Right south of the temple, make time to check the Imperial Vault of Heaven, similar to the main temple with more minor features. In addition, visit the cottage where the emperor came to make offerings to gods.

Temple of Heaven Park in Beijing., China
Historical architecture closeup in Temple of Heaven Park in Beijing.
Things to do:
  • Hire a guided tour to learn more about the temple’s history, and be sure that you wouldn’t miss out on any important spots.
  • Stroll around the epic temple in the garden for some fresh air.
  • Visitors usually combine their tour here to the Hong Kong market, located just across the street, offering many pearls items and products.
  •  Get a lot of instagrammable photos in every quarter of the site. Your social media accounts lack these lovely pics.
  • Check the indoor passages of the Temple of Heaven, where you will see Animal Killing Pavilion, Divine Kitchen, and Divine Warehouse.

 

Things not to do:
  • Don’t go there without having an online ticket. You most likely went in a van and were unable to make it due to crowds.
  • Don’t come here on National Day, October 1st, when folks from the countryside frequently come to see the public festivals hosted here.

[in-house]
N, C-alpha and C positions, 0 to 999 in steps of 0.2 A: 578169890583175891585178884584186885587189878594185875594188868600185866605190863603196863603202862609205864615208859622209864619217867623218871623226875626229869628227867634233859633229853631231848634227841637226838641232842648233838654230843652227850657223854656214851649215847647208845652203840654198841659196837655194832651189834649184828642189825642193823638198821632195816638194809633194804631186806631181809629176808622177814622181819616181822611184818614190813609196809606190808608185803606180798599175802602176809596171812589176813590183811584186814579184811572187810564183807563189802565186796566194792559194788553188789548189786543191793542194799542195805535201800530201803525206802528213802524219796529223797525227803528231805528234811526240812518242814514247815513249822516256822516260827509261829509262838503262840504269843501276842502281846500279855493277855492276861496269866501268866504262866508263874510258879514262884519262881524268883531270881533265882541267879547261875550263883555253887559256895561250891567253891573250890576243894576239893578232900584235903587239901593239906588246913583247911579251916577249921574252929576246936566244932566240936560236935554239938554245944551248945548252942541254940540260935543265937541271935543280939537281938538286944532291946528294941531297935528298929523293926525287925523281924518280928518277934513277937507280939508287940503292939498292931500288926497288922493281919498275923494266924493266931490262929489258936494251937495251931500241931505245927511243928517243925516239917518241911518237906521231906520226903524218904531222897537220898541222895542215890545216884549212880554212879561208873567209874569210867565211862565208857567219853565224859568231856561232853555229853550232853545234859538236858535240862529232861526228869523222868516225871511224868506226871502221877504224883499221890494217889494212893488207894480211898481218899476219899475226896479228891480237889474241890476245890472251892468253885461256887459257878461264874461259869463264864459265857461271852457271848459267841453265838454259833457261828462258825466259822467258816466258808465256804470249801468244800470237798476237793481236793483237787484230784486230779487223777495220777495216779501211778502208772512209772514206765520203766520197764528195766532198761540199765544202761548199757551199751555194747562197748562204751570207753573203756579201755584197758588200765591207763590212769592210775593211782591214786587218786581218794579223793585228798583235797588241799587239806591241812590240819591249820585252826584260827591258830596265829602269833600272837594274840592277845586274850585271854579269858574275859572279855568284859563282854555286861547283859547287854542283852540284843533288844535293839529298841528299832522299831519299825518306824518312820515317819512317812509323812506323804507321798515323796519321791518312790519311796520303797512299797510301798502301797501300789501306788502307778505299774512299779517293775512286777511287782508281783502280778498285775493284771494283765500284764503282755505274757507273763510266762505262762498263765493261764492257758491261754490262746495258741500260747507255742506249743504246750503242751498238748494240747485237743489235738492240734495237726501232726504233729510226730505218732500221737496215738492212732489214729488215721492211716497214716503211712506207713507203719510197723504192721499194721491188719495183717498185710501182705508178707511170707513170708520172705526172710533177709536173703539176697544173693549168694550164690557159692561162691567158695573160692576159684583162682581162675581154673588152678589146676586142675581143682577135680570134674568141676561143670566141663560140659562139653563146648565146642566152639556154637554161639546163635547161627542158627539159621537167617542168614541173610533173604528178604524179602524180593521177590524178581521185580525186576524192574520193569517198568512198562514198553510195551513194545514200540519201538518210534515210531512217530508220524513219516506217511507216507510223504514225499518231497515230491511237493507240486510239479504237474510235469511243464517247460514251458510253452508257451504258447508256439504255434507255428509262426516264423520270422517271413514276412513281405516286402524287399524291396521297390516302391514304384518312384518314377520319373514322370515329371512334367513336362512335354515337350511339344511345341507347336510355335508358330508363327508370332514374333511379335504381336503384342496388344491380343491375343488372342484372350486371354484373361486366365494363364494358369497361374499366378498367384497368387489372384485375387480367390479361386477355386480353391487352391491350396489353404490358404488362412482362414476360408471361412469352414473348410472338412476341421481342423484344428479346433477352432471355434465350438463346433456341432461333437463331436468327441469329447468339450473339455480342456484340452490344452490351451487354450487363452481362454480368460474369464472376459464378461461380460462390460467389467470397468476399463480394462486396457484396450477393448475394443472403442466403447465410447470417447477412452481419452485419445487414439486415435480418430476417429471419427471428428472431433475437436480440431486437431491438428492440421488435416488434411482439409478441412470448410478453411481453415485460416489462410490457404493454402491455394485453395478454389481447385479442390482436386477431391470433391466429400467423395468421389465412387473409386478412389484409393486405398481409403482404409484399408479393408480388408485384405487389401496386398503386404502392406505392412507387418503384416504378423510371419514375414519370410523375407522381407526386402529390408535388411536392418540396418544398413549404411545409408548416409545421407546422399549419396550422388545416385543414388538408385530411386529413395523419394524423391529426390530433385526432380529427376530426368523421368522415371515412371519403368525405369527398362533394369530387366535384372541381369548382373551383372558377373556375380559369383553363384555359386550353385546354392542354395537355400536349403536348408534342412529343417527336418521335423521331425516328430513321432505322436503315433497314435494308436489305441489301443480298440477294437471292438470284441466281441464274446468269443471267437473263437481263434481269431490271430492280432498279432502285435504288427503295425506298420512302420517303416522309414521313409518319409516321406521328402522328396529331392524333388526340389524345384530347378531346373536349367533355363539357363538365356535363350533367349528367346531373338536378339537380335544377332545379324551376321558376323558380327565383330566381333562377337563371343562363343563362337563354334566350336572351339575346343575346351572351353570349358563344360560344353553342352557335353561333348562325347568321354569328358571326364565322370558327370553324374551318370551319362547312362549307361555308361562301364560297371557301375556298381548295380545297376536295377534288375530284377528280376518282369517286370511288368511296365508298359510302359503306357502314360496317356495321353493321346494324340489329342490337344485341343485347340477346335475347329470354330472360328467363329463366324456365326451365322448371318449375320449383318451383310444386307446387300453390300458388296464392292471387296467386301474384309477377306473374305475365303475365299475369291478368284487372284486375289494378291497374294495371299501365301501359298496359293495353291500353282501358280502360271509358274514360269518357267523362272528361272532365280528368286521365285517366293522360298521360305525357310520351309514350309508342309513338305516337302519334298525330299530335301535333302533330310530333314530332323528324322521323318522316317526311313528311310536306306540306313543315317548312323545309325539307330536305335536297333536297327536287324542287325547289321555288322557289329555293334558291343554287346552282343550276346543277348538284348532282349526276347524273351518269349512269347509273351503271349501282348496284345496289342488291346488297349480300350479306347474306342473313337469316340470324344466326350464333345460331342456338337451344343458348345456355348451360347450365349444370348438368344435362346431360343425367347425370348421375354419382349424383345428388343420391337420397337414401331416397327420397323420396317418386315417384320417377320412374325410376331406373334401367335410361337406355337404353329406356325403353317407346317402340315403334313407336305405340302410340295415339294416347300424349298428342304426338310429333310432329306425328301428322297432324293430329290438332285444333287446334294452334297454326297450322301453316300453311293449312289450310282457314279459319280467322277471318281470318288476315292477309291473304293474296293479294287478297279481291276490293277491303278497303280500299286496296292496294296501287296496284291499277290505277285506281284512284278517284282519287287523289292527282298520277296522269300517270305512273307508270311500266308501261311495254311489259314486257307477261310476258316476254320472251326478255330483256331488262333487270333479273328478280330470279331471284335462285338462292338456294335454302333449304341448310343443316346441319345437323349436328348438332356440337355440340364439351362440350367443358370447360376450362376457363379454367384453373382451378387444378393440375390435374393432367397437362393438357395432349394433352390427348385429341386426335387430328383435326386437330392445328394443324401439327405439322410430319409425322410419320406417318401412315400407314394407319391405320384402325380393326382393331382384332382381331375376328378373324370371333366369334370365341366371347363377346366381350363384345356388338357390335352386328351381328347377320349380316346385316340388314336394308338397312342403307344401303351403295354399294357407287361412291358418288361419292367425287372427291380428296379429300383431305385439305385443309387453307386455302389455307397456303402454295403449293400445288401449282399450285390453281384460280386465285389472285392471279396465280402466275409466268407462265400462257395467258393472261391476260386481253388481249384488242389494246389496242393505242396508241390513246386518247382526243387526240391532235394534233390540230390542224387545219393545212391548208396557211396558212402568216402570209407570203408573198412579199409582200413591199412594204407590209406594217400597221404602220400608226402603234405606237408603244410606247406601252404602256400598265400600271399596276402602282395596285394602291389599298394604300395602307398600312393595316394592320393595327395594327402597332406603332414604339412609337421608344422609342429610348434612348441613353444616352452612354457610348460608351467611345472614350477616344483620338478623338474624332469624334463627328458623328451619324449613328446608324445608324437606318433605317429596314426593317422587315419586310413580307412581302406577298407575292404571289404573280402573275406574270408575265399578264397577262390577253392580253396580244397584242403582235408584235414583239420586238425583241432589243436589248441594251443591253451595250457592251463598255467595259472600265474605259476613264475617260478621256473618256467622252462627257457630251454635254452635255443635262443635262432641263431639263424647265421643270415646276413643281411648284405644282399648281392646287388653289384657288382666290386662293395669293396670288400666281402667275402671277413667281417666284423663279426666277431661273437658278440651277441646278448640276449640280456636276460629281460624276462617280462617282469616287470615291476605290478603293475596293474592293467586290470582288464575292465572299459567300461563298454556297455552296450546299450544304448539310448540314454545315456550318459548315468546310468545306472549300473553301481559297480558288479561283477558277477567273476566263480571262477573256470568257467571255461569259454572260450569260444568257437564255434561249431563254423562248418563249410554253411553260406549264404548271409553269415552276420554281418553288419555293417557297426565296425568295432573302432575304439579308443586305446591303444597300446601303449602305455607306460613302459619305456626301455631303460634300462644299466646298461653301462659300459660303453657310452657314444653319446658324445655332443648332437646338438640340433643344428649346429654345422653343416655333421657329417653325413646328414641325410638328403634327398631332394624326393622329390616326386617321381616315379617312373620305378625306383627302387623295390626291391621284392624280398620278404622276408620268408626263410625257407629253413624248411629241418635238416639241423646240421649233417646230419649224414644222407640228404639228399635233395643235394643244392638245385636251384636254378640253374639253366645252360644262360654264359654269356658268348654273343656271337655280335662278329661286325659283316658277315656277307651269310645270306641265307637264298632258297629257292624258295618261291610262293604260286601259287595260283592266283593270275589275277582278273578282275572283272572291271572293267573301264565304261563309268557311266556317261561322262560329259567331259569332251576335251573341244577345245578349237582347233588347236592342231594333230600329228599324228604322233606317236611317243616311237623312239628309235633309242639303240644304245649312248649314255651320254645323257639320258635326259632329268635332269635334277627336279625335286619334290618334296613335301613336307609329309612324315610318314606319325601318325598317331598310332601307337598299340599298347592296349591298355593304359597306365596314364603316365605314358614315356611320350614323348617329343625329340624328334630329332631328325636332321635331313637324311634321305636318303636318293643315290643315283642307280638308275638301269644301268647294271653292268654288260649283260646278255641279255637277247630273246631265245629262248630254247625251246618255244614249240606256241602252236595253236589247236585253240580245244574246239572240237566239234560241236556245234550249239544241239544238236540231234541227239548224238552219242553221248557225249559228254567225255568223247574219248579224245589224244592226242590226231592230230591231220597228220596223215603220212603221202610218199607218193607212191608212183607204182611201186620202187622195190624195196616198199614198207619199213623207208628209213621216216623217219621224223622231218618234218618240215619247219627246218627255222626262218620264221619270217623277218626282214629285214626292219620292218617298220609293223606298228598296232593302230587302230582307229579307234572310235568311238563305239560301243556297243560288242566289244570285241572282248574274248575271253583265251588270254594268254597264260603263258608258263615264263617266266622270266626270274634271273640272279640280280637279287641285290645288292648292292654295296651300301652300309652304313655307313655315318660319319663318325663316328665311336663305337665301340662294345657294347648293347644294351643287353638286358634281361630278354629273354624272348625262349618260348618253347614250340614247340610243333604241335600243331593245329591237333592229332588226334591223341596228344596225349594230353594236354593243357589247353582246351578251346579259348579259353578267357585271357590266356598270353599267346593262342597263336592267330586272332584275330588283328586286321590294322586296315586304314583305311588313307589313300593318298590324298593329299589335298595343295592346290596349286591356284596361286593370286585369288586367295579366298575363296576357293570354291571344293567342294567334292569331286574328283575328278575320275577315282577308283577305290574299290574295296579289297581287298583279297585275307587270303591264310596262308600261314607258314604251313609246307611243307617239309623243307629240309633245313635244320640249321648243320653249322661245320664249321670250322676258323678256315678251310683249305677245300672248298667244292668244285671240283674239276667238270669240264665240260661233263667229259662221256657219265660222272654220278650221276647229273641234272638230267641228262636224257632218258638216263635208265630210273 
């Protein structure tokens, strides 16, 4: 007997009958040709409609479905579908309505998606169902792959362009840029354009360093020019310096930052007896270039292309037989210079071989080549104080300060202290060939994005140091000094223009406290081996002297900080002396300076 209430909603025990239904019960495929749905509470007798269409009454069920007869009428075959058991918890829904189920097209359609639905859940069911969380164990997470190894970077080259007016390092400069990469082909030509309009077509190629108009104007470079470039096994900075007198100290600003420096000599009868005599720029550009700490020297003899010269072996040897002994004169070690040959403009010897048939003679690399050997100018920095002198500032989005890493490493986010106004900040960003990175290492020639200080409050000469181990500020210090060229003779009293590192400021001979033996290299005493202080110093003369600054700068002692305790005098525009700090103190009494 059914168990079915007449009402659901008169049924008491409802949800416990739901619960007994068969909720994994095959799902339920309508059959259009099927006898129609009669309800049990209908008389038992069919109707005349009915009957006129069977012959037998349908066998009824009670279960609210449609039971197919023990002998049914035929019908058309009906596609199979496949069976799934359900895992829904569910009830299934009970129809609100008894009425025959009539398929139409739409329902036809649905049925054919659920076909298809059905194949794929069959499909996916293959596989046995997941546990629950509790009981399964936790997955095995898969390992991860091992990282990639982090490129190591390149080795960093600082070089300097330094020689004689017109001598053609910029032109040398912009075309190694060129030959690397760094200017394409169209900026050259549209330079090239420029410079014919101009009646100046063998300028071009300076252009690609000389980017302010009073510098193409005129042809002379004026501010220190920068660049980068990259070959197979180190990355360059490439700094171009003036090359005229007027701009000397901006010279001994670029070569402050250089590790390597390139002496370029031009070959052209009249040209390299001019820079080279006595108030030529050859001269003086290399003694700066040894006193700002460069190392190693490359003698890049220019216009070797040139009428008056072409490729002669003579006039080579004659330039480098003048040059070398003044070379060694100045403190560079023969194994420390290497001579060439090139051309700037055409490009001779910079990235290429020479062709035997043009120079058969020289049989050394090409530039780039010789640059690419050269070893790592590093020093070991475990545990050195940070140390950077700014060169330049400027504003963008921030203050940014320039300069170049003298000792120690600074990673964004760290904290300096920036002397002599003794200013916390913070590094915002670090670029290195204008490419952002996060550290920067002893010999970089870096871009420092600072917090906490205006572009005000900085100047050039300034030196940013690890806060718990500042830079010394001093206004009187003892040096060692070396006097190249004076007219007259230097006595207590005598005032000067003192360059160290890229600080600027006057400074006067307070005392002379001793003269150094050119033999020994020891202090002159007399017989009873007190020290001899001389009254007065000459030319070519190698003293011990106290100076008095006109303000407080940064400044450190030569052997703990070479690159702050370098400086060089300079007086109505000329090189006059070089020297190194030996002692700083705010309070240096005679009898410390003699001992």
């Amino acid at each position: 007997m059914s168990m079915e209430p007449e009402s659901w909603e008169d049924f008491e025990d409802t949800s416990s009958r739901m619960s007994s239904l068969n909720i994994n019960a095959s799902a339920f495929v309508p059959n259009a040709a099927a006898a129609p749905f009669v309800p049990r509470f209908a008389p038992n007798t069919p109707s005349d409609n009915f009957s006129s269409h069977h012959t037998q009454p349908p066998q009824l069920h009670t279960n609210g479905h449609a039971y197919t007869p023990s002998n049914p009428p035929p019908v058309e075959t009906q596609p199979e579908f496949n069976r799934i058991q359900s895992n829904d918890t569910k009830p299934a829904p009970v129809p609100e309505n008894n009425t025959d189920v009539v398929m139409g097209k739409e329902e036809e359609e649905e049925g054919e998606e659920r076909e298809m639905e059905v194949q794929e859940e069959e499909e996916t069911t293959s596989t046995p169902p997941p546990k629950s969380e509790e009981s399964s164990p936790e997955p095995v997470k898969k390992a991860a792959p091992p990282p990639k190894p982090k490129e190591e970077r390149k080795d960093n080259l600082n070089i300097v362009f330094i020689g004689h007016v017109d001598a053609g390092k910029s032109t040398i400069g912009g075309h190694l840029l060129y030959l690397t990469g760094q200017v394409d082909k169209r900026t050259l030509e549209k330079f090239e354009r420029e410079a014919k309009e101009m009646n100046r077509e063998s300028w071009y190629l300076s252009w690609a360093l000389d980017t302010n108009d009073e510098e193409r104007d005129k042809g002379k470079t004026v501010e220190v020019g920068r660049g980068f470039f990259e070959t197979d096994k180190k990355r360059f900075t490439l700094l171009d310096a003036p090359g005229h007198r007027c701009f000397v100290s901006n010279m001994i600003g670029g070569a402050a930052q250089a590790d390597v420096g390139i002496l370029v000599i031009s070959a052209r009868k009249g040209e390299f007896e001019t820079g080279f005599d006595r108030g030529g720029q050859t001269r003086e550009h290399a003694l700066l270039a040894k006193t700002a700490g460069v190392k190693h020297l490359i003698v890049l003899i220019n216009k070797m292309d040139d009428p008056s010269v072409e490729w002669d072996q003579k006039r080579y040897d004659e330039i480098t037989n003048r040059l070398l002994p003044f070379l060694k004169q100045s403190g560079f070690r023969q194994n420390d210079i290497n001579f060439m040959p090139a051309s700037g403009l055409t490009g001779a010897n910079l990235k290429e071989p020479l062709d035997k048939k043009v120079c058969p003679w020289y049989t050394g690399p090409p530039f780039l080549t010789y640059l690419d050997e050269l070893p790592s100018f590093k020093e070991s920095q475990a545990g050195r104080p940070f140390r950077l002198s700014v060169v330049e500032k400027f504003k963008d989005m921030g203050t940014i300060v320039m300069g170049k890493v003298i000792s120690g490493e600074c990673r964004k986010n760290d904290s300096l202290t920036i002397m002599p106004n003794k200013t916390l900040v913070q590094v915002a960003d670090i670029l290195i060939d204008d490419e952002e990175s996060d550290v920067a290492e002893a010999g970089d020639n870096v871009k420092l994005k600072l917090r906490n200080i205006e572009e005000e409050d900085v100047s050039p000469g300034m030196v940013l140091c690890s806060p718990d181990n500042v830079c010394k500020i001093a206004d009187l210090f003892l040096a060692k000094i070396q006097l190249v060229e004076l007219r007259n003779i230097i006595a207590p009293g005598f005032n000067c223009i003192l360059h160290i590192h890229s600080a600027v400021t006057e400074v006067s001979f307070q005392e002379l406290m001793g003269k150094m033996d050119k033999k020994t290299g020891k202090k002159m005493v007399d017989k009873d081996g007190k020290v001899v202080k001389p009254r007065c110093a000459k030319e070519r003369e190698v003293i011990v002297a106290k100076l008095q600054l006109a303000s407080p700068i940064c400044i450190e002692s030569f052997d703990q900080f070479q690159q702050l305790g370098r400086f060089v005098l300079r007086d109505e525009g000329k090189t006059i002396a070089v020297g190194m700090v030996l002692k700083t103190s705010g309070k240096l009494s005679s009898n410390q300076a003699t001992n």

• Don’t buy anything without trying a barter. In China, it is considered like sports, and everyone is prone to show off their skills. 

Pro tip: After you have completed your tour inside the temple, get out from A1 or A2 exits. It will be a 20-30 minute walk to get the subway and remember to go south then east to be on the right track.

 

Plan a Trip for a Beautiful Picnic: Beihai Park

Location: No.1 Wenjin Street, Xicheng District
How to get there: Take the subway line 6 and get off at Beihai North Station
Price: Around $5

Beihai Park, Beijing, China
Beautiful chinese confucian temple, Beihai Park, Beijing

Coming on the top priorities of everyone visiting Beijing, Beihai Park is mainly made up of an enormous lake; cold in winter and so cool in summer, especially when boats are going out to sail across the lake. Spectacular view.

Why should you visit Beihai Park?

One of the oldest and most significant royal parks receiving thousands of visitors daily, Beihai Park comprises more than 69 hectares, including several historical buildings tracing back to the 11th century.